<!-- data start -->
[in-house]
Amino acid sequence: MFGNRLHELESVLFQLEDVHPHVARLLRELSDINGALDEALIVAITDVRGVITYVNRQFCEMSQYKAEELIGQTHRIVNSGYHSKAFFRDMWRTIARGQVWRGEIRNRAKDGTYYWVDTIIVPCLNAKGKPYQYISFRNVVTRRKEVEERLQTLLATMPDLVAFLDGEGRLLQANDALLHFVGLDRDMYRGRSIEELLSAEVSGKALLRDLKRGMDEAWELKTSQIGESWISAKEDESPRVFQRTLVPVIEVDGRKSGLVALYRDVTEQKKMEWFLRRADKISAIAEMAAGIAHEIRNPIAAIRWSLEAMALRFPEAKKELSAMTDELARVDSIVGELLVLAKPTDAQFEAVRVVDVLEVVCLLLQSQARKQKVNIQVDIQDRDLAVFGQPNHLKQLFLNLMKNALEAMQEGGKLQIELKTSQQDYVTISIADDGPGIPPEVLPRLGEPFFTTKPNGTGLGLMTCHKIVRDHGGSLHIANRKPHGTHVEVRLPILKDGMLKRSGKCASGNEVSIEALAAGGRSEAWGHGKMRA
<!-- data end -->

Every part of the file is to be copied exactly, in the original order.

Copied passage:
[in-house]
Amino acid sequence: MFGNRLHELESVLFQLEDVHPHVARLLRELSDINGALDEALIVAITDVRGVITYVNRQFCEMSQYKAEELIGQTHRIVNSGYHSKAFFRDMWRTIARGQVWRGEIRNRAKDGTYYWVDTIIVPCLNAKGKPYQYISFRNVVTRRKEVEERLQTLLATMPDLVAFLDGEGRLLQANDALLHFVGLDRDMYRGRSIEELLSAEVSGKALLRDLKRGMDEAWELKTSQIGESWISAKEDESPRVFQRTLVPVIEVDGRKSGLVALYRDVTEQKKMEWFLRRADKISAIAEMAAGIAHEIRNPIAAIRWSLEAMALRFPEAKKELSAMTDELARVDSIVGELLVLAKPTDAQFEAVRVVDVLEVVCLLLQSQARKQKVNIQVDIQDRDLAVFGQPNHLKQLFLNLMKNALEAMQEGGKLQIELKTSQQDYVTISIADDGPGIPPEVLPRLGEPFFTTKPNGTGLGLMTCHKIVRDHGGSLHIANRKPHGTHVEVRLPILKDGMLKRSGKCASGNEVSIEALAAGGRSEAWGHGKMRA